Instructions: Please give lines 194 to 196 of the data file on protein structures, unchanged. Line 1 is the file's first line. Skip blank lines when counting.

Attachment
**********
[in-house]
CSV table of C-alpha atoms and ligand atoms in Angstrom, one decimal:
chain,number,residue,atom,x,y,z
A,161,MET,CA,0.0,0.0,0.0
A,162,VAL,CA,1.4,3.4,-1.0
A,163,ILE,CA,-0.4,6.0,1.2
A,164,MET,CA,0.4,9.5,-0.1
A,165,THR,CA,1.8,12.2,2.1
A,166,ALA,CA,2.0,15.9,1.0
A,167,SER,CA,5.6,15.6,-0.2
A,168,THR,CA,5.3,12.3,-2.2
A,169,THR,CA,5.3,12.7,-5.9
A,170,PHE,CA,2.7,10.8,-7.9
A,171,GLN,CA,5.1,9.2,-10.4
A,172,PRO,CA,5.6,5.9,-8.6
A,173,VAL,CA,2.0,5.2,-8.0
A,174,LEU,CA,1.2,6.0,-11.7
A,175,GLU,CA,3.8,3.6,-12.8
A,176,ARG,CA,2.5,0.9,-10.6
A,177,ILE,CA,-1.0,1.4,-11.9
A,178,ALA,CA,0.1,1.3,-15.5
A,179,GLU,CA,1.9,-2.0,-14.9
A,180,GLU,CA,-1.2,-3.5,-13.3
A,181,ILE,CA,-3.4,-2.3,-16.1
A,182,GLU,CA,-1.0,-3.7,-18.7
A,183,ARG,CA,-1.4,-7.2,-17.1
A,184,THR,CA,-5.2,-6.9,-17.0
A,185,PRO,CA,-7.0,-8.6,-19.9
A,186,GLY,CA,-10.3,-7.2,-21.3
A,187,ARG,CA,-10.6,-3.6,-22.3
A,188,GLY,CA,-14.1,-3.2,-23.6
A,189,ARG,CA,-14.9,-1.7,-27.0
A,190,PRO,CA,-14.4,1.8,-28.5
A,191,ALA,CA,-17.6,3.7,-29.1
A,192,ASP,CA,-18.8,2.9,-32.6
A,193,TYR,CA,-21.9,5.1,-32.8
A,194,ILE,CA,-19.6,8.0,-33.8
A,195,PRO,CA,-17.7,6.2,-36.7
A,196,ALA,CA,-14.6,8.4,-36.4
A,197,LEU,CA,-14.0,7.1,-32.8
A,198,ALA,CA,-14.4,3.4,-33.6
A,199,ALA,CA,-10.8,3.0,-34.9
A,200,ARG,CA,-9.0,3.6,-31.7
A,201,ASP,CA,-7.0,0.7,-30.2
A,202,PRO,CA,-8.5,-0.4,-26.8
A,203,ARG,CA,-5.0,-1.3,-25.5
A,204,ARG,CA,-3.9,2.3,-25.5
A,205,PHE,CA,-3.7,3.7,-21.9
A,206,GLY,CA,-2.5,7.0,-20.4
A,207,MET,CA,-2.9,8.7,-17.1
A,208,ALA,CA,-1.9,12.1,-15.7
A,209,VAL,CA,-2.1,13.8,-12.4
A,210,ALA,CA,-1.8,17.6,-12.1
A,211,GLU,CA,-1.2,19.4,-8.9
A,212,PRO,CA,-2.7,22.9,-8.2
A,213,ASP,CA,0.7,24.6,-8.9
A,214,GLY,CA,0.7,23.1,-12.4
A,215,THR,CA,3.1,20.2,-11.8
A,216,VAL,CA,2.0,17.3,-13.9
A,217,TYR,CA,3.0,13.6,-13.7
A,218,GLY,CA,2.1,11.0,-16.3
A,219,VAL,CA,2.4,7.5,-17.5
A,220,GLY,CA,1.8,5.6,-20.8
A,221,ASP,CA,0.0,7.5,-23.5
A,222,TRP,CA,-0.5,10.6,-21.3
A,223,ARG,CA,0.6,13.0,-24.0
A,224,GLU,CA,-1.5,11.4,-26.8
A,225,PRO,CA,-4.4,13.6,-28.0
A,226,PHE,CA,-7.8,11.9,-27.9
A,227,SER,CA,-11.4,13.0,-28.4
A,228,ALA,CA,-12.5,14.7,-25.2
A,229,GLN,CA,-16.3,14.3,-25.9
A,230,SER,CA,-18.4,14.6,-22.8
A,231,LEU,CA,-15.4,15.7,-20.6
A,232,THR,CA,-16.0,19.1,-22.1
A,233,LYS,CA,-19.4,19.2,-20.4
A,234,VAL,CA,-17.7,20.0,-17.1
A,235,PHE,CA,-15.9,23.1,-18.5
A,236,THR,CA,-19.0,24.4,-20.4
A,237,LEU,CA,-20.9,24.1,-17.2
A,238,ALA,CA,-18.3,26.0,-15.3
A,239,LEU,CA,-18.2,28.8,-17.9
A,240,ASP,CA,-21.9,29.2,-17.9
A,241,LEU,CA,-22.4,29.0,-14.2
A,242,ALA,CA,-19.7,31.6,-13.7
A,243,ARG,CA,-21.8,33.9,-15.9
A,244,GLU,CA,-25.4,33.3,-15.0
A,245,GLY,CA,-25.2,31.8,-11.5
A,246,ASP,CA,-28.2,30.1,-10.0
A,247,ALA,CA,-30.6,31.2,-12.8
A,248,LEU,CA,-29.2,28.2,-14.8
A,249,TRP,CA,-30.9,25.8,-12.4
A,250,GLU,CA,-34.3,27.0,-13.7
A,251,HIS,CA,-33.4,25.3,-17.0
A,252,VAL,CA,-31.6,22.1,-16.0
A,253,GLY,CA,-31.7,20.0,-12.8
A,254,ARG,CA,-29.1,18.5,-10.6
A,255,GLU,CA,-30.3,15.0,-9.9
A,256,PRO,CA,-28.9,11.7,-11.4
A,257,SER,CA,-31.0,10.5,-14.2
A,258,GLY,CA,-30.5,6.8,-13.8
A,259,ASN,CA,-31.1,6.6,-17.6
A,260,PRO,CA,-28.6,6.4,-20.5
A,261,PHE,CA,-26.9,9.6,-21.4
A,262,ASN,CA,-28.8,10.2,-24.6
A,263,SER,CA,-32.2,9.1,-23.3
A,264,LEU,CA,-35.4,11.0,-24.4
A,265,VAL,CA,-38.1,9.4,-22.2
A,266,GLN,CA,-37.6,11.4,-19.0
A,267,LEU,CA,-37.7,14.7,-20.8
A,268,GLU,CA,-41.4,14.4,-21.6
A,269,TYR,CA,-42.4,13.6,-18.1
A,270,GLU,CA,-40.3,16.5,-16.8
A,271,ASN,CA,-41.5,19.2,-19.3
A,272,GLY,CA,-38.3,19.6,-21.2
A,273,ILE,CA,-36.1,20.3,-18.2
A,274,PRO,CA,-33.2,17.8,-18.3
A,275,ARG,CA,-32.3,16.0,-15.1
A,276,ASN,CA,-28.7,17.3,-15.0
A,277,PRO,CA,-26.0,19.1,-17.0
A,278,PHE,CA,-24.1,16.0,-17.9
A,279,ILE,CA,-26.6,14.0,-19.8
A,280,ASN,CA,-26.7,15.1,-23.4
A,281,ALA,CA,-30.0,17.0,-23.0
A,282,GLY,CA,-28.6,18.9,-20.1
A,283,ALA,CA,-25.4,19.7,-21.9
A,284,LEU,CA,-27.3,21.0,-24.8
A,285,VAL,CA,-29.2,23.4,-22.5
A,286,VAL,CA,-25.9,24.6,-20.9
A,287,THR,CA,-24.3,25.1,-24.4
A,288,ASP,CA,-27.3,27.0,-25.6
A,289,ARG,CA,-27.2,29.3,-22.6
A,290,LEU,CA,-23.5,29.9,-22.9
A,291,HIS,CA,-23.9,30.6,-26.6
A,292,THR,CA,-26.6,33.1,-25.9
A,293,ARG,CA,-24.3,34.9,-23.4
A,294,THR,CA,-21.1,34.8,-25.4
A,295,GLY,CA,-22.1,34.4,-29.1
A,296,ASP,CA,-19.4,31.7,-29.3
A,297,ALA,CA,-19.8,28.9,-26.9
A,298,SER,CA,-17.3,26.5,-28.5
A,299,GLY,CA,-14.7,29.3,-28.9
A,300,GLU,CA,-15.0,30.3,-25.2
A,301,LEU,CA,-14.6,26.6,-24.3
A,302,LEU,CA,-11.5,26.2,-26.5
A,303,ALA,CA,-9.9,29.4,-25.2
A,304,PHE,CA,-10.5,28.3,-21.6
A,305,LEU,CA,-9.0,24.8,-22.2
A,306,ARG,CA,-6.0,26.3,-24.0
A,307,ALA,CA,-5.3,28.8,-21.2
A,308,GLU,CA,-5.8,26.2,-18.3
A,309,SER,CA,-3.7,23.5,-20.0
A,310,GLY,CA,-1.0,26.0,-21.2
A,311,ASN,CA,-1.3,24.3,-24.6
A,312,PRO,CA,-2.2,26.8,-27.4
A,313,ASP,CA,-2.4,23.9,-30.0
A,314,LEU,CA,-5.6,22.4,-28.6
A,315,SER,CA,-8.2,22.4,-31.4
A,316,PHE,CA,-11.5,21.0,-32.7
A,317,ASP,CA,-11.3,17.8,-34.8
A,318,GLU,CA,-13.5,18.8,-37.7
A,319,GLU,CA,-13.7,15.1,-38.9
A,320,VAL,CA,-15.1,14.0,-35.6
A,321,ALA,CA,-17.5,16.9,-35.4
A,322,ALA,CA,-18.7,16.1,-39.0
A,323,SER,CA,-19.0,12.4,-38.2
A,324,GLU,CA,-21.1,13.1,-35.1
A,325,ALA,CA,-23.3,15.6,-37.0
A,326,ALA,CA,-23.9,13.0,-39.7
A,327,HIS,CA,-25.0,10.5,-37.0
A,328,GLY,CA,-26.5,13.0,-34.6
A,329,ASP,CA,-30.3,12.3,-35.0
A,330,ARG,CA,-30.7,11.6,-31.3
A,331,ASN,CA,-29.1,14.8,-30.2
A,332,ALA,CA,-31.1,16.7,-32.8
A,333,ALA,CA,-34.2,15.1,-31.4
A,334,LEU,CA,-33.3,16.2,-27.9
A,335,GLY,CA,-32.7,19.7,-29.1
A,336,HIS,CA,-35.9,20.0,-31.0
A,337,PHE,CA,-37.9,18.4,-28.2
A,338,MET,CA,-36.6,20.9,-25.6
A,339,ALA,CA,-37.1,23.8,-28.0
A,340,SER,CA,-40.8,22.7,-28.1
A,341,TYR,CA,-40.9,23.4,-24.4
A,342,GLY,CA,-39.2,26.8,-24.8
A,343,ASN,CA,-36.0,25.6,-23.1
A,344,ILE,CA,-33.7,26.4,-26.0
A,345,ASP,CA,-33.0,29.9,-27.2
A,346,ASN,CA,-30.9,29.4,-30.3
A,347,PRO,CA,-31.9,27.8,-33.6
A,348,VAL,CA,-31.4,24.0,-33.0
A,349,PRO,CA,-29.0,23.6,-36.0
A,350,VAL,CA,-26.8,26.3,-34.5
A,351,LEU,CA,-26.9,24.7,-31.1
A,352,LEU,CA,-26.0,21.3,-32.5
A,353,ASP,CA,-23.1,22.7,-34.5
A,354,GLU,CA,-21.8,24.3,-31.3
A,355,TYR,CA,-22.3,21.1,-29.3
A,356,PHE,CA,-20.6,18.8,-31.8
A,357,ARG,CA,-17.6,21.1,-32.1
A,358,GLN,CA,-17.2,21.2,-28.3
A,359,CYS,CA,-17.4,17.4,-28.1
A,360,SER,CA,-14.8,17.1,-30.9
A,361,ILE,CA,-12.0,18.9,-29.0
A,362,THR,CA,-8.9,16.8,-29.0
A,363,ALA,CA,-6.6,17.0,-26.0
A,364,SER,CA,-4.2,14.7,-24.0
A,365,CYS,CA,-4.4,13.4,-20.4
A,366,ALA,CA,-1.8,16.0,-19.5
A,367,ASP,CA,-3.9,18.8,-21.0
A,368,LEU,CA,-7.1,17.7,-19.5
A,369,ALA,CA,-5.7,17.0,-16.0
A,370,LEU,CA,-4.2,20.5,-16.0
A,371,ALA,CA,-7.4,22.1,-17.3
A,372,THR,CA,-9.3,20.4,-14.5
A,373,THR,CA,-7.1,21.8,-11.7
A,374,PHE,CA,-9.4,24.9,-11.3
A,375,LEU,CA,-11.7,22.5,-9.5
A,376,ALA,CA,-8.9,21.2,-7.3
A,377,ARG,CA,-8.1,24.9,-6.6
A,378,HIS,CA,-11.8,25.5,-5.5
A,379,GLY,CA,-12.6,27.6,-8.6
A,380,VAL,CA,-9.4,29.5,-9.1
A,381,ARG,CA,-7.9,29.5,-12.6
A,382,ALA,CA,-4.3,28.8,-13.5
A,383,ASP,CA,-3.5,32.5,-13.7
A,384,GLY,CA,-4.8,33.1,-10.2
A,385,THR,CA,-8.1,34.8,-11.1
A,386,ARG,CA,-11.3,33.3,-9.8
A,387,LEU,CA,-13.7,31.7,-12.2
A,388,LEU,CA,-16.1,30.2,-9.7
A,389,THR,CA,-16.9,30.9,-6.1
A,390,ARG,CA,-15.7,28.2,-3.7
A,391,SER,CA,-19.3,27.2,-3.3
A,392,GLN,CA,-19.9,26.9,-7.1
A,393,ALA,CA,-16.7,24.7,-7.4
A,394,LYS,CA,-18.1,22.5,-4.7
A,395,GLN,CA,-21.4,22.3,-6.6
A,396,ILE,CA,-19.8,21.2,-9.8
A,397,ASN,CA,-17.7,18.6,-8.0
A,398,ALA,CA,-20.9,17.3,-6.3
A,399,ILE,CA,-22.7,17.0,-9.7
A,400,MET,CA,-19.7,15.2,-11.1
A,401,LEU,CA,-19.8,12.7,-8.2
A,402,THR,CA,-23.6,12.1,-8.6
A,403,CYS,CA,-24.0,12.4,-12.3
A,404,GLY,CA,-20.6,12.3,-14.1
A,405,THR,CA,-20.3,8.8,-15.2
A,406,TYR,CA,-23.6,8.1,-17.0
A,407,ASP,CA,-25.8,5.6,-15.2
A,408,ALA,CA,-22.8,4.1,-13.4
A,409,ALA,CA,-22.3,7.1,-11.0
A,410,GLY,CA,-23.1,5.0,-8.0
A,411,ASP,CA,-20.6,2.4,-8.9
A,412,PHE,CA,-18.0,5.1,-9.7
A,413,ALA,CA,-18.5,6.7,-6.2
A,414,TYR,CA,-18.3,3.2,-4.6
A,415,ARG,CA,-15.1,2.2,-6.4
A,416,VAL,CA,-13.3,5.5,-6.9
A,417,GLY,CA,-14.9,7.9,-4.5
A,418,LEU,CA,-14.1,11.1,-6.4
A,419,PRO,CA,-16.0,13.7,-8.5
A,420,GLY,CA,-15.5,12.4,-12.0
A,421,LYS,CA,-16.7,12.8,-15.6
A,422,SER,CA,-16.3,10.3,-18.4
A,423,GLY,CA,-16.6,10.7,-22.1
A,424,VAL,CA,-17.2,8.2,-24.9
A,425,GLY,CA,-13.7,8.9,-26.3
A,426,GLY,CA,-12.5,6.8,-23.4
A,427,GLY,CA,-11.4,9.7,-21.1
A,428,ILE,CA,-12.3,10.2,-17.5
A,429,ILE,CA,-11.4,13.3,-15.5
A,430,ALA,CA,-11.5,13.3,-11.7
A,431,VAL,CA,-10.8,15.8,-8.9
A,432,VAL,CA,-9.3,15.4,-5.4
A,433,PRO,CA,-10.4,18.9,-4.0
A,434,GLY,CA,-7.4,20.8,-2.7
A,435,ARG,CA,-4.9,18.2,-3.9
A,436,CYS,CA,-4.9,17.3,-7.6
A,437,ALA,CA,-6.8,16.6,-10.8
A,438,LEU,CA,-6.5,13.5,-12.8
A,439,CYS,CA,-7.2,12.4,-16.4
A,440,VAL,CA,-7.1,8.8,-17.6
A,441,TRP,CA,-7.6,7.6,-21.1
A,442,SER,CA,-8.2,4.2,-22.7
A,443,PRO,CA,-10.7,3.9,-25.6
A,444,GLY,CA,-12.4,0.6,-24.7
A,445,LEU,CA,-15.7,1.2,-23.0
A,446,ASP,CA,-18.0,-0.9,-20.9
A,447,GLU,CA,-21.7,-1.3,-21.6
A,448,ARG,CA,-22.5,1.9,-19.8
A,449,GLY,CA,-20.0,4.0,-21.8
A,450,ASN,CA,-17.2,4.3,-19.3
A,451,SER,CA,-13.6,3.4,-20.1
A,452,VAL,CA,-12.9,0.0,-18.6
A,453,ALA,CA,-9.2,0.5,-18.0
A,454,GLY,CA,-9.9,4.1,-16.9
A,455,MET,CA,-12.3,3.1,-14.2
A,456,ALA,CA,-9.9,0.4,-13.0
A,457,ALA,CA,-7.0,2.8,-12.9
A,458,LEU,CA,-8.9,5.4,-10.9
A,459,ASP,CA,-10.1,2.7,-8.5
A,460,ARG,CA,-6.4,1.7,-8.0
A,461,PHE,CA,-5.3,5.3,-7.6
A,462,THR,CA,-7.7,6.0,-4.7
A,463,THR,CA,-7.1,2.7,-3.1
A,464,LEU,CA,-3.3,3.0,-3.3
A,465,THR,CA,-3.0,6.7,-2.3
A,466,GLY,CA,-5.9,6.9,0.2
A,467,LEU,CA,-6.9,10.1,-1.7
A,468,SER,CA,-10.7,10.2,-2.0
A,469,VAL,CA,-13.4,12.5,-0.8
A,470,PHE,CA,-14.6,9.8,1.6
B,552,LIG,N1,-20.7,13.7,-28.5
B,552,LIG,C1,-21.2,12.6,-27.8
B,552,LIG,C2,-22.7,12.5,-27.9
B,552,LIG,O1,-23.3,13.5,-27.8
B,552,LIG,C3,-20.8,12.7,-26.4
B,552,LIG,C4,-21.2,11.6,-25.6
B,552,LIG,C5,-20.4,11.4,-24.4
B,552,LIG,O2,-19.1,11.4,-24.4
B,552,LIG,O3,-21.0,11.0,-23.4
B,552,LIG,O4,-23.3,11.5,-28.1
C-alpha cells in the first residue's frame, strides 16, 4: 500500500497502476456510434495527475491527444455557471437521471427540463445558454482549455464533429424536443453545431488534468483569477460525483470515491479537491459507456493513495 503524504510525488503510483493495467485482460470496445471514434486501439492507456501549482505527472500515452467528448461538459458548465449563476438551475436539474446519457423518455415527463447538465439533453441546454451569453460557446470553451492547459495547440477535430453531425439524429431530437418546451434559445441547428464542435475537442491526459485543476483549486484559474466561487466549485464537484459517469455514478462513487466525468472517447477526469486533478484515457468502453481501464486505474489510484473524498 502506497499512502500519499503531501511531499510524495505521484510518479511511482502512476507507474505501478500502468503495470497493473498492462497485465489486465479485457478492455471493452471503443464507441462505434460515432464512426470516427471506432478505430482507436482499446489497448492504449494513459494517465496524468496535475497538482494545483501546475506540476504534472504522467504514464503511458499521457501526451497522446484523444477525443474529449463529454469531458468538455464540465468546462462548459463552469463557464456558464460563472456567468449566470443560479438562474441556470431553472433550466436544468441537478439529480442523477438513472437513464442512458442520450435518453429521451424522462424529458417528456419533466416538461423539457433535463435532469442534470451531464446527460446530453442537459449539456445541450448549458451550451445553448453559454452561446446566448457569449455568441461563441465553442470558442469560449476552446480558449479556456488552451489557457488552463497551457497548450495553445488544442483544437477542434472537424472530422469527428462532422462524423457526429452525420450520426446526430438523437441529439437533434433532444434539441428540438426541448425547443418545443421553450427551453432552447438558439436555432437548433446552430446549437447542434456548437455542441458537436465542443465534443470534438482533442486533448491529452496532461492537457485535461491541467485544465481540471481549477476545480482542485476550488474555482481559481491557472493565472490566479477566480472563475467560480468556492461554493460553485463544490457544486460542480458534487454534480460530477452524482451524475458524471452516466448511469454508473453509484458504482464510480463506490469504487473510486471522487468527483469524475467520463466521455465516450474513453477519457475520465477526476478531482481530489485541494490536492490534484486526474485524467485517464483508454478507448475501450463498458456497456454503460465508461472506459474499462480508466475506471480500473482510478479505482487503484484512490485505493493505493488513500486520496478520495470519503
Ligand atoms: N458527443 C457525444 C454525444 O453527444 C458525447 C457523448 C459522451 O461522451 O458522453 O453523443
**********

A,351,LEU,CA,-26.9,24.7,-31.1
A,352,LEU,CA,-26.0,21.3,-32.5
A,353,ASP,CA,-23.1,22.7,-34.5